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Air Canada unveils first Airbus A220. What does it mean for travellers? – Global News

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Air Canada unveiled its first Airbus A220 jetliner at an event in Montreal on Wednesday morning.

The 137-seat aircraft is the first of an eventual 45 the airline aims to have flying by 2022.

The narrow-body aircraft — whose maiden voyage takes off for Calgary from Montreal on Thursday — grants Canada’s largest airline greater range and cost savings.

Mark Galardo, Air Canada’s vice-president of network planning, said the A220 allows the airline to open new routes that have not been financially viable in the past.

“For [Air Canada], it’s an airplane that will allow us to grow in North America, launch several new routes,” said Galardo.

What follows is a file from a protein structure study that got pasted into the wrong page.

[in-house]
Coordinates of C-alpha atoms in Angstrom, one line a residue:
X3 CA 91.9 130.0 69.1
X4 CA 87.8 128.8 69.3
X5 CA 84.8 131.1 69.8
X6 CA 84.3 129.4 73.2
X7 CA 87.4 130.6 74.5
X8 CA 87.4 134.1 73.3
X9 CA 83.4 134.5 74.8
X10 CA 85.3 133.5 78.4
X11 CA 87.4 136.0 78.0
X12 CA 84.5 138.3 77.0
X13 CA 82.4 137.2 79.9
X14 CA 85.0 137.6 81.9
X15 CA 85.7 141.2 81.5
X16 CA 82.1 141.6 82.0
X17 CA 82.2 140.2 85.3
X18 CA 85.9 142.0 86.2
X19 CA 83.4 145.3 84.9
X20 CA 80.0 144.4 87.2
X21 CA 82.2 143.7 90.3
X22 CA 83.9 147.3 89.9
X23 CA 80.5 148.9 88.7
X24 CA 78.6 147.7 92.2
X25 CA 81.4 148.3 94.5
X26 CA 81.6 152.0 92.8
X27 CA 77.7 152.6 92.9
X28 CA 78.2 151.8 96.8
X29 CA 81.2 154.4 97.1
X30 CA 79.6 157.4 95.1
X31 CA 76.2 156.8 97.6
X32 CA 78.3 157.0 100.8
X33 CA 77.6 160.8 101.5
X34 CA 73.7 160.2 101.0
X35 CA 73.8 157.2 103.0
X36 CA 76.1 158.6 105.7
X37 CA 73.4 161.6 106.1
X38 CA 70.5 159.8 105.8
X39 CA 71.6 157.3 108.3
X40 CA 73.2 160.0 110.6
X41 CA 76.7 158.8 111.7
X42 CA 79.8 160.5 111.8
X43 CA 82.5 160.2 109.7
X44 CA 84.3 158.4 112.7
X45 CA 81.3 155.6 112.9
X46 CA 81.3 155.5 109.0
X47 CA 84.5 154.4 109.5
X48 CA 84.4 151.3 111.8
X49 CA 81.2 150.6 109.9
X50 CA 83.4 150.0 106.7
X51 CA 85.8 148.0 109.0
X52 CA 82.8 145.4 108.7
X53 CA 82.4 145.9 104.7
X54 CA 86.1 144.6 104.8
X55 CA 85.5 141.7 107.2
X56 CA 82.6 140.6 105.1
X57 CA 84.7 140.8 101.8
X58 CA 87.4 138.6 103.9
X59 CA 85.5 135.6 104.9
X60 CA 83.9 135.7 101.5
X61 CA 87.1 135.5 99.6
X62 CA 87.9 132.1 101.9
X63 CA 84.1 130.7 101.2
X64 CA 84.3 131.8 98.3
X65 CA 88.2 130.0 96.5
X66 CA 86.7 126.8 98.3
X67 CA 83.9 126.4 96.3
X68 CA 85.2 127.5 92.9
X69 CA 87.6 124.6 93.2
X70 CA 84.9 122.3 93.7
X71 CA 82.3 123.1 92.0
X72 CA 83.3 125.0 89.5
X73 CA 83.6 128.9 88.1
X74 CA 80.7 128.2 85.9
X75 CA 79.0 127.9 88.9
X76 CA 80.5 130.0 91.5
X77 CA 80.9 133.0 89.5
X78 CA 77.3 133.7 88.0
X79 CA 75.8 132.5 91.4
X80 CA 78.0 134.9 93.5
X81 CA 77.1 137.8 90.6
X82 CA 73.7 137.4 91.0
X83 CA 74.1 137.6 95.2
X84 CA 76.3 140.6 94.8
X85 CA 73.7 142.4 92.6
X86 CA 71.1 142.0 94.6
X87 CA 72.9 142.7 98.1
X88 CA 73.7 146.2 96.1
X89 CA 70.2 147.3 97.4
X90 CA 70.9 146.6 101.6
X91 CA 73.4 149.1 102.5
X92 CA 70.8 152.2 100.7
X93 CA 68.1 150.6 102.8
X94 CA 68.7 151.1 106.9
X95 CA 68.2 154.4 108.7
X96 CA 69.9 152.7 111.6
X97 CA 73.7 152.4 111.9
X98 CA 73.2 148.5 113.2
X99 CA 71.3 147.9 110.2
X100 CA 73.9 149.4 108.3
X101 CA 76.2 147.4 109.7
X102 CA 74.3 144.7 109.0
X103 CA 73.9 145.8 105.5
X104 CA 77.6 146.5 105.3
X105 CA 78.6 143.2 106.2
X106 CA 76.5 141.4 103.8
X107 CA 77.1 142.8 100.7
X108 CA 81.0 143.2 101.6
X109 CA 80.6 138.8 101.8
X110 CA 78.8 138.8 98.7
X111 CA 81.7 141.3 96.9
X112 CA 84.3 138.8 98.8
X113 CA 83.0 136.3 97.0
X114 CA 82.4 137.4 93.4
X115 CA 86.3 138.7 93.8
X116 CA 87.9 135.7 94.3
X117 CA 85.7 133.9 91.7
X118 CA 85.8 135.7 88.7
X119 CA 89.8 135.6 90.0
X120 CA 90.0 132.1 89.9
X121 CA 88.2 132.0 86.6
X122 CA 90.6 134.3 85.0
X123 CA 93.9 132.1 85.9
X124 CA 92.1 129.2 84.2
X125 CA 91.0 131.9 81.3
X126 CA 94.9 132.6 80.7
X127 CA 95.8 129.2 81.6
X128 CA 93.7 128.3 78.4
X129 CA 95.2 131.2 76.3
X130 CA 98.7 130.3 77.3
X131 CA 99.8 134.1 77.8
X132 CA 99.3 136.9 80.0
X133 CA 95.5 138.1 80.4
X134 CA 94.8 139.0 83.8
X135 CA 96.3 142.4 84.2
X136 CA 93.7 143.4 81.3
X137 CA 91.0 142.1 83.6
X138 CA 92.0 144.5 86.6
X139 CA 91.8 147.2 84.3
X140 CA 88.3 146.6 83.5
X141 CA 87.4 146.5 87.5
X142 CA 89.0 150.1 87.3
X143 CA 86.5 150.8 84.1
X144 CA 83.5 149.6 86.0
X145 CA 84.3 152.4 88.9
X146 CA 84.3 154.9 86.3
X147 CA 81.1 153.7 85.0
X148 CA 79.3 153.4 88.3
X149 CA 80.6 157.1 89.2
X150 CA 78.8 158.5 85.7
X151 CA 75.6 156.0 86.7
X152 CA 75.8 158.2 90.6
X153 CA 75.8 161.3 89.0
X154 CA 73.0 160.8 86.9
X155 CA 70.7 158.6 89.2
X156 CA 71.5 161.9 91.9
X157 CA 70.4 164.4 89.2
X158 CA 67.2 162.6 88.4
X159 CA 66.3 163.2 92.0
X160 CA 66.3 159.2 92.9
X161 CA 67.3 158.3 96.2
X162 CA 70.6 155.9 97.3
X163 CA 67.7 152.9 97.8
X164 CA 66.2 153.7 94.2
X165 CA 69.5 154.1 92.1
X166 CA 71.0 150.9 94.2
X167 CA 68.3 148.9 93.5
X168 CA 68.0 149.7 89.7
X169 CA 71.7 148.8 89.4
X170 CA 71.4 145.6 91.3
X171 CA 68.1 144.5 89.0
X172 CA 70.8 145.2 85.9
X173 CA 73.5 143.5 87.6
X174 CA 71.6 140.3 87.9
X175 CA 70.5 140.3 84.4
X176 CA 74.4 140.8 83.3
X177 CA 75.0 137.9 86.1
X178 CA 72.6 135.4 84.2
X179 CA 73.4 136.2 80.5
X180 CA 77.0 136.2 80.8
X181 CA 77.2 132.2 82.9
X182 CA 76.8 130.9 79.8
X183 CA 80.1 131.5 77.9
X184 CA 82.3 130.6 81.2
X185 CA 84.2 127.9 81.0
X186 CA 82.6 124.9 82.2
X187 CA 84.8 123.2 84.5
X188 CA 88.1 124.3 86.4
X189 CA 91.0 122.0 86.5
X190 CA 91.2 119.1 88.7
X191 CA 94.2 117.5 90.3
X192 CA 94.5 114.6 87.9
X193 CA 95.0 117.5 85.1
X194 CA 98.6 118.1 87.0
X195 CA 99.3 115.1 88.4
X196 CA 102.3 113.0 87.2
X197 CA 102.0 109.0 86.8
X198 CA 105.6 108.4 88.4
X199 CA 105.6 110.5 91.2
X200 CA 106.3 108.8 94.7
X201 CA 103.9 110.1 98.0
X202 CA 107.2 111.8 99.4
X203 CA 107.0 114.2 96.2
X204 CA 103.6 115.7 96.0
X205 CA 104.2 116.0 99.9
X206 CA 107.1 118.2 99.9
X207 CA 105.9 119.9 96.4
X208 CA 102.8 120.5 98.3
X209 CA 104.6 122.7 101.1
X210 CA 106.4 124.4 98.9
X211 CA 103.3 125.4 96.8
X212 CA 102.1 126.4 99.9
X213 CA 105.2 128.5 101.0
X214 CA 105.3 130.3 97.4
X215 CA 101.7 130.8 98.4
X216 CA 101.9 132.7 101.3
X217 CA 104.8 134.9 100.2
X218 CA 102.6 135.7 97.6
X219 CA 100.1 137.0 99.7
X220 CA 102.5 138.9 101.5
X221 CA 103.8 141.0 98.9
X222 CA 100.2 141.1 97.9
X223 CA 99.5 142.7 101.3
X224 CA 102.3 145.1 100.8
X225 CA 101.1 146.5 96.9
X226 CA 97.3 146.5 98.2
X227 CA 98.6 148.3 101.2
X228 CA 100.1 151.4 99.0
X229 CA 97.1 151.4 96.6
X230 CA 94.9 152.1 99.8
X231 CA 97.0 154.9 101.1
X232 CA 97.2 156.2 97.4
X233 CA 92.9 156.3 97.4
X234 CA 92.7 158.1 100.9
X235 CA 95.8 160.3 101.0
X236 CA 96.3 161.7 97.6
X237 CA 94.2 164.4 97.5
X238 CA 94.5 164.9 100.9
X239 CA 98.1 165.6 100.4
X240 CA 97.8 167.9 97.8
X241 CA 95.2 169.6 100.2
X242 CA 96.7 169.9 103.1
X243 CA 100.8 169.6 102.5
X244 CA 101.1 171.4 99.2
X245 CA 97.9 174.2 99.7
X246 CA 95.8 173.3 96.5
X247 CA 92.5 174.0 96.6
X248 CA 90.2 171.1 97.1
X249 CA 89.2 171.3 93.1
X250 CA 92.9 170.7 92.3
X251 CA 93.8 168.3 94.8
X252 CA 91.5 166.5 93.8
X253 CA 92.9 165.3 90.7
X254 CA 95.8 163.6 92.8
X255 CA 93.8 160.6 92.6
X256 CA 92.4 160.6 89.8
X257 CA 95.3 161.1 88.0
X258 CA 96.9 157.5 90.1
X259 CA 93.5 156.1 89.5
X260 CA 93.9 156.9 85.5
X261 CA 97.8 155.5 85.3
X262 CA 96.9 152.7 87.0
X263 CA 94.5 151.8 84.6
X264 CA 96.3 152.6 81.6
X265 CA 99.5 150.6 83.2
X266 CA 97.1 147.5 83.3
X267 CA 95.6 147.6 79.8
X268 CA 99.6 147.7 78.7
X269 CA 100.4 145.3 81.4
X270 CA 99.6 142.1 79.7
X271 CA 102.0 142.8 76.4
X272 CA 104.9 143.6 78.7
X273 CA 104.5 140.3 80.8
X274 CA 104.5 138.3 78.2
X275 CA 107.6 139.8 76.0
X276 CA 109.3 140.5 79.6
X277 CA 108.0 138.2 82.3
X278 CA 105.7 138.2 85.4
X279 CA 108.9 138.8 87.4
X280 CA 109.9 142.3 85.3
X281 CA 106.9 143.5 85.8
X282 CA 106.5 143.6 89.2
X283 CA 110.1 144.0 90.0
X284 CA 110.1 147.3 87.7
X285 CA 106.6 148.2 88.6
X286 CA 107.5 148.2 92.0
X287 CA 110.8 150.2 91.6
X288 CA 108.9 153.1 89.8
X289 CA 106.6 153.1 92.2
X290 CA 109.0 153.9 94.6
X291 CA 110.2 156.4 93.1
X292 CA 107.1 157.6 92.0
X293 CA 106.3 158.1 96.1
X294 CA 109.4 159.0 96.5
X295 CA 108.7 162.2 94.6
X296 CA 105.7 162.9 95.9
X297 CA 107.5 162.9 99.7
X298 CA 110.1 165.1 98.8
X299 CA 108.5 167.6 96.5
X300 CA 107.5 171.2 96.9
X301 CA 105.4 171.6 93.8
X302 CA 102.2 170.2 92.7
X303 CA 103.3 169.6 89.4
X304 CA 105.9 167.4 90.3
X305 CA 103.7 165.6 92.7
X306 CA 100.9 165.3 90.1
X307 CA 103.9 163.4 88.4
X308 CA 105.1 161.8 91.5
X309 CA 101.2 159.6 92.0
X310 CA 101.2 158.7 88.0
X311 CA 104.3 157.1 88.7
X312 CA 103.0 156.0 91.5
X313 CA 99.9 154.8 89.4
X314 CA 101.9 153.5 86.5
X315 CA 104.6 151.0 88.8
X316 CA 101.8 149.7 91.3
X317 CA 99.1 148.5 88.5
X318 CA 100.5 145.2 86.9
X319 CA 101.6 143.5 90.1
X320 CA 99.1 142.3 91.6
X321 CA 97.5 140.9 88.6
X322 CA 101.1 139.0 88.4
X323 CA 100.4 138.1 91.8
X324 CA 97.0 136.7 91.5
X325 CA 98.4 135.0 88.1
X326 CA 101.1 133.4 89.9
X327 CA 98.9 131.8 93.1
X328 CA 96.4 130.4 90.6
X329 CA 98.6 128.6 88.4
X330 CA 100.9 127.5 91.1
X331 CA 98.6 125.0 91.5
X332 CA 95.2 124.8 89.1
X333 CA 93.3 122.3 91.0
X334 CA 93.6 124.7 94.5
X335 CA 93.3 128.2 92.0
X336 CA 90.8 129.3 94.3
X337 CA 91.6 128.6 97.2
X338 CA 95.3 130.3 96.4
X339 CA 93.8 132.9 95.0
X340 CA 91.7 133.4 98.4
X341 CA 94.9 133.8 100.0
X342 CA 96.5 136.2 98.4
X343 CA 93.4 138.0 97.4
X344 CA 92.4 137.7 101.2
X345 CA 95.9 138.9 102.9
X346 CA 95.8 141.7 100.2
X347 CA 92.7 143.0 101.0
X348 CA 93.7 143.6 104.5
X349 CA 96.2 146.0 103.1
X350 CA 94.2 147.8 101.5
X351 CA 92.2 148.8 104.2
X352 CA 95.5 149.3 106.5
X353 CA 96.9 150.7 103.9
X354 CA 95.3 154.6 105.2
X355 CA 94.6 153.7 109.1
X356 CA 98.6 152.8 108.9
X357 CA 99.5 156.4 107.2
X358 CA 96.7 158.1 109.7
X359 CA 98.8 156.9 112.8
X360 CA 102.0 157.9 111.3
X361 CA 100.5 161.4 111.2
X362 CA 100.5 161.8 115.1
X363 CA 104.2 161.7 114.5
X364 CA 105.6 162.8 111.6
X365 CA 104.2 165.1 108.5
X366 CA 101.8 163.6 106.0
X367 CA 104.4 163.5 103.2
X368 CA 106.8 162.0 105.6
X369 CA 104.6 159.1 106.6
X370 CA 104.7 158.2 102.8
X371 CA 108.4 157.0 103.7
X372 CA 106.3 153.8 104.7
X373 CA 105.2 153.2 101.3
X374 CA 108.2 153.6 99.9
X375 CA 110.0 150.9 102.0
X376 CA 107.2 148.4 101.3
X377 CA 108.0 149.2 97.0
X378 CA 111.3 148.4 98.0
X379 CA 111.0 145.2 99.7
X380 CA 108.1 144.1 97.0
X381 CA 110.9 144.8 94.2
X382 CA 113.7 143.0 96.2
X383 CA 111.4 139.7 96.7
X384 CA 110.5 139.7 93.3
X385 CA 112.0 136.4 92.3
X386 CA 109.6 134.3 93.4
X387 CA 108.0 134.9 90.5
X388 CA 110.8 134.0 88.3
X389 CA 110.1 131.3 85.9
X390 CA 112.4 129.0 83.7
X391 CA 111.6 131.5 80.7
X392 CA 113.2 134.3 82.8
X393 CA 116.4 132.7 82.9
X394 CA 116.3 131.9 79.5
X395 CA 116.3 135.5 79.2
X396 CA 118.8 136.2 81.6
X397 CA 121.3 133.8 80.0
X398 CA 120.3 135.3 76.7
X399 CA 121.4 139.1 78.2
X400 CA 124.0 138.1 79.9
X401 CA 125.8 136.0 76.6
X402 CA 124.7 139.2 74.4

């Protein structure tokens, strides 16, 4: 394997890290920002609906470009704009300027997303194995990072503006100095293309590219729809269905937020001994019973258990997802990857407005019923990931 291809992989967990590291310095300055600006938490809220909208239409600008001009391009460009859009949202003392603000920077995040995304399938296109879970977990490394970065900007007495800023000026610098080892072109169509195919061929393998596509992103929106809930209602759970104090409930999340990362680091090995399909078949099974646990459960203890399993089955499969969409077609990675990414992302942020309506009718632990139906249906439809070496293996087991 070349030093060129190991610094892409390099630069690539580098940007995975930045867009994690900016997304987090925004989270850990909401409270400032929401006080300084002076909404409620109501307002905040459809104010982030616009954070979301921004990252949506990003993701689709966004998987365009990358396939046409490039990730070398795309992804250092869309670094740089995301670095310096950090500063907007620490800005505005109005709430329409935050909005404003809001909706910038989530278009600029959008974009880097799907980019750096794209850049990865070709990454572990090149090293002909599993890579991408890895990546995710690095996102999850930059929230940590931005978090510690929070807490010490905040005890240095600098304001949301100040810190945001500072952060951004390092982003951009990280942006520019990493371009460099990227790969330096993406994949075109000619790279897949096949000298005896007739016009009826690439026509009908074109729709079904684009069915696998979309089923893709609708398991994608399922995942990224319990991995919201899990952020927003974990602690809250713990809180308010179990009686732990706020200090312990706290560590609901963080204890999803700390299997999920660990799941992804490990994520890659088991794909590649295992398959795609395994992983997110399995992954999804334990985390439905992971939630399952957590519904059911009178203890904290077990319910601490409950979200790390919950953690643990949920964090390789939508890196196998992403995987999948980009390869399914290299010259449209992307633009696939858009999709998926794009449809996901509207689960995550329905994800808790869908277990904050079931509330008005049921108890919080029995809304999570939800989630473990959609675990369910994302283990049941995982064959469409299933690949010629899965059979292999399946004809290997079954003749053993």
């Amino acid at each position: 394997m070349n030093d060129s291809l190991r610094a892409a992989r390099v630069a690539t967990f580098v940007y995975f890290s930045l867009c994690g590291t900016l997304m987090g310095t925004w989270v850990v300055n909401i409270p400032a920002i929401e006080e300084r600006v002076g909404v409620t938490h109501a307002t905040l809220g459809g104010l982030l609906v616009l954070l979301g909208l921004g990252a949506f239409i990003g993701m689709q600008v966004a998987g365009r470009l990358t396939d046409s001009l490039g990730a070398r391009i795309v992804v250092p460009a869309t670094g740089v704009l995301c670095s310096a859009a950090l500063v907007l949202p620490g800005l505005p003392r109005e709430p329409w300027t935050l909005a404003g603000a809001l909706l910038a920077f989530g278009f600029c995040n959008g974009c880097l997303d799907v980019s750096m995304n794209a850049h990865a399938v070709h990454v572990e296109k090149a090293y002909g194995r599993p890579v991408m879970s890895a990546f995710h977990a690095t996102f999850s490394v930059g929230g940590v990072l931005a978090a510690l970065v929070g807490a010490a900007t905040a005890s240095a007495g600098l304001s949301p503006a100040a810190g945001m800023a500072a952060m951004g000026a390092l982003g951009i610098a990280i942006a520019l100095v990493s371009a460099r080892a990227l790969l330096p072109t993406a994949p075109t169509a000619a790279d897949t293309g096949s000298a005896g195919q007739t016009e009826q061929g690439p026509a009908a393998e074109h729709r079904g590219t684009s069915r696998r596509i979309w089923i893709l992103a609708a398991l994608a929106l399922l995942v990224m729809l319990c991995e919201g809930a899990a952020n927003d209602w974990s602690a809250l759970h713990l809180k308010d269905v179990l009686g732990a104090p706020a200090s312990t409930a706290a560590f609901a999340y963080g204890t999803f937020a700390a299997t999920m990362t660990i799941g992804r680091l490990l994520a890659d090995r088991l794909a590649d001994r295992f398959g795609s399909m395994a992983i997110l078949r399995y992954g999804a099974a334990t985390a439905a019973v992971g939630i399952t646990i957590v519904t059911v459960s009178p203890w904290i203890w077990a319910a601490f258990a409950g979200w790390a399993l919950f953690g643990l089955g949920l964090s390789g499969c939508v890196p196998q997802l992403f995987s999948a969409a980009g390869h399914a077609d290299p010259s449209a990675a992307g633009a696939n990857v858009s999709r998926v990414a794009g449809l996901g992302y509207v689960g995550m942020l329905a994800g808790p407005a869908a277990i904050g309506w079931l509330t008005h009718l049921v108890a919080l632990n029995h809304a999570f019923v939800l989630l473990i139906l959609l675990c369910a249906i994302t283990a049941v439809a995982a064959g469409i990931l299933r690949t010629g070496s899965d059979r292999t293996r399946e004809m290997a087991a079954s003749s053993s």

Galardo said the company is targeting the West Coast for its first set of new routes, which include Montreal to Seattle and Toronto to San Jose, both to begin in spring.

Passenger comfort

Rajbir Bhatti, an associate professor of supply chain management at Mount Royal University, said the introduction of the A220 will change the way Canadians fly.

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“The cabins are larger, the overhead baggage is larger and the seats are wider,” said Bhatti. “The entire gameplan of how you fly regionally is likely to change.”

The 19-inch-wide seats are the largest in Air Canada’s fleet, and in keeping with the trend of integrating technology where possible, each passenger has their own plug-in and USB port.

Patrick Tompkins, Air Canada’s chief A220 pilot, said passengers may not initially recognize they are on a new A220 but will notice changes during flights — especially regarding cabin noise.

“It’s quite comfortable in the back [of the plane],” Tompkins said. “I think they’ll notice the quiet. It’s quite a quiet airframe.”

Fuel efficiency

Air Canada said a big reason for choosing the A220 as its next regional plane was environmental sustainability.